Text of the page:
Giving IPSec a Try
Currently, Win2K is the only Microsoft OS that supports IPSec. IPSec is relatively easy to implement, but it can wreak havoc in your network connections if you don't set it up properly. Thus, I recommend that you experiment with IPSec on a test system before you implement it on your networks.

Let's implement IPSec on two test computers (i.e., Computer A and Computer B) that have Win2K Server or Win2K Professional installed and an operational TCP/IP network connection. In this test implementation, let's use the most basic authentication method to secure IP communications: preshared-key authentication. This method lets you quickly set up a test environment because you don't need to set up a domain or AD controller. However, be aware that the keys are in plaintext in the registry and thus pose a potential security risk.

To set up preshared-key authentication for user-to-user connections, you need to use the Microsoft Management Console (MMC) IP Security Policy Management snap-in to add and configure the appropriate IPSec policy on both Computer A and Computer B. (Note that you must add the IP Security Policy Management snap-in to MMC—it doesn't exist by default.) Then, you need to implement the policy. Although this test implementation is rudimentary, it shows you the basics about how to set up IPSec and how IPSec works.

Setting up Computer A. On the Start menu, click Run, type mmc.exe, then click OK. In the Console1 window that appears, click Console, then click Add/Remove Snap-in. In the Add/Remove Snap-in dialog box, click Add, then scroll down the list of available snap-ins until you find IP Security Policy Management. Select this snap-in, then click Add. The Select Computer dialog box, which Figure 1 shows, asks you to select which computer you want the snap-in to manage. Select Local computer, then click Finish. You would select a different option if you were setting up the IPSec policy for an entire domain or for other domains or computers in the network (thereby letting you remotely adjust the policy). Close the Add Standalone Snap-in dialog box, then click OK in the Add/Remove Snap-in dialog box.

The Console1 window now contains the IP Security Policy Management console. In the directory tree in the left pane, you see the IP Security Policies on Local Machine entry under Console Root. Click this entry to go to the window that Figure 2 shows. At this point, you need to select the type of policy you want to use. You can select a custom policy or one of the following predefined policies:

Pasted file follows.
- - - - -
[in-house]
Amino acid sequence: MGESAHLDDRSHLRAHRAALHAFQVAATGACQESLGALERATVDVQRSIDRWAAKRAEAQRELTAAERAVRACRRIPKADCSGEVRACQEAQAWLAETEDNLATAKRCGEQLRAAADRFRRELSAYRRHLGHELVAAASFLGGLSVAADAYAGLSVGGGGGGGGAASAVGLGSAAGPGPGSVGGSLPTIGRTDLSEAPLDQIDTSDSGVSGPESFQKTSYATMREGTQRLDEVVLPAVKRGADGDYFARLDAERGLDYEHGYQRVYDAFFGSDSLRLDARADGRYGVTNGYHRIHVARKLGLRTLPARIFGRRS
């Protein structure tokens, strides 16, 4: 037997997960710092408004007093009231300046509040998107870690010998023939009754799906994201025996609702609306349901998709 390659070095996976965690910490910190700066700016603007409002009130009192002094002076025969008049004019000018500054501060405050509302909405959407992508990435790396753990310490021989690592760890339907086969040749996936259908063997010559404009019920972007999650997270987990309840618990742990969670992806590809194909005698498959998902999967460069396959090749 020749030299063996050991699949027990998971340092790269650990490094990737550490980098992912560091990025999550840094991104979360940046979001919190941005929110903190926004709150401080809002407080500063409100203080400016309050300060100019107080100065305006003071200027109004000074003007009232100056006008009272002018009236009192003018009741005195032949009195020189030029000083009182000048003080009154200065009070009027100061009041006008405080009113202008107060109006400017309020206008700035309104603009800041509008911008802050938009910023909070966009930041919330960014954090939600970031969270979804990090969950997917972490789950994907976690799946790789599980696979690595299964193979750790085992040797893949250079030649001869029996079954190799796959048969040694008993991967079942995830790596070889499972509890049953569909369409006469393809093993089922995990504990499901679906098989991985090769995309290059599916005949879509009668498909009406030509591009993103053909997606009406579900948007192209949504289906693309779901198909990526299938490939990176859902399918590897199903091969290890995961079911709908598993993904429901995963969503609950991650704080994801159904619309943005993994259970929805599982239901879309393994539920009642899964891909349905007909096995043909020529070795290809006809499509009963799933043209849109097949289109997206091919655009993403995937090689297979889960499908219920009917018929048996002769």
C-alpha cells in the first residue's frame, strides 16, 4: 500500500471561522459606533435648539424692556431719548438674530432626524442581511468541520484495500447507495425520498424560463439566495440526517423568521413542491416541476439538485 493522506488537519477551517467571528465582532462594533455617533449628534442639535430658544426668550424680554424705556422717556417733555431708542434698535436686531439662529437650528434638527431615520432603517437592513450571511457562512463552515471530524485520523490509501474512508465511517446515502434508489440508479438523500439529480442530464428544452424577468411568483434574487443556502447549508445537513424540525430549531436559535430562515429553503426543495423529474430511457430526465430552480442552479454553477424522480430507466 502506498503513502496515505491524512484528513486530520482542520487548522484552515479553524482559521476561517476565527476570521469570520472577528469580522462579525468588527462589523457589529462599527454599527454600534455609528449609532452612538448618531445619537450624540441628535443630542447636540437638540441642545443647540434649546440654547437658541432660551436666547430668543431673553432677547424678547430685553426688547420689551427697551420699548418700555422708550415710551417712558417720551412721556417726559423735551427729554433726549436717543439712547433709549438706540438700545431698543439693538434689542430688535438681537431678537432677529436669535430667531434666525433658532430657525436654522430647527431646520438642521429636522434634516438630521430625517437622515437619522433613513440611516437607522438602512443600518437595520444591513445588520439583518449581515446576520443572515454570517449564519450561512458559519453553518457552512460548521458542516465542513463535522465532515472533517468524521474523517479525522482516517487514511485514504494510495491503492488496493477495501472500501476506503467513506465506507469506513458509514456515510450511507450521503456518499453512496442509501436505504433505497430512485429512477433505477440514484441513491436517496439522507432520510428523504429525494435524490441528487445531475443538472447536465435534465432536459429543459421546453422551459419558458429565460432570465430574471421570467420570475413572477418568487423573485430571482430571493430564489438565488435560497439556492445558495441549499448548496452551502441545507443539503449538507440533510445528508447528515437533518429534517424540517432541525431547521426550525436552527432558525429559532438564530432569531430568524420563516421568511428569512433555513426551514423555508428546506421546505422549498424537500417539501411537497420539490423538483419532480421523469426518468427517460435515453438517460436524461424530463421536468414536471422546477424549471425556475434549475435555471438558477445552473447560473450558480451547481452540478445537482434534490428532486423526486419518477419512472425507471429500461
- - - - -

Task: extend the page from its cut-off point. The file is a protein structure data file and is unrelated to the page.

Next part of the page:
• Client (Respond Only)—If you select the Client (Respond Only) policy, the IPSec client negotiates IPSec security when a connection to a computer that supports IPSec contacts and requests IPSec communication from the client system. However, the IPSec client doesn't initiate security negotiations on its own.
  • Secure Server (Require Security)—If you select the Secure Server (Require Security) policy, all IP communication to and from the policy target must use IPSec. You probably don't want to use this option unless you plan to enable IPSec across your entire network.
  • Server (Request Security)—The Server (Request Security) policy is a combination of the preceding two policies. The server requests to use IPSec when the server connects to another system. If another system connects to the server, the server requests that the connecting system use IPSec for securing the connection. However, the server allows inbound and outbound traffic if the system the server is connecting to or from doesn't use IPSec.

For this test implementation, let's use the Secure Server (Require Security) policy. Right-click this policy in the right pane, then select Properties. In the window that appears, clear the All ICMP Traffic and check boxes under the IP Filter List heading. Usually, you would configure these IP filters to meet any particular IP filtering needs that you might need to implement, such as a filter to block a particular unwanted IP address from connecting to a server. But for this test implementation, let's not use IP filters, to simplify the overall testing process.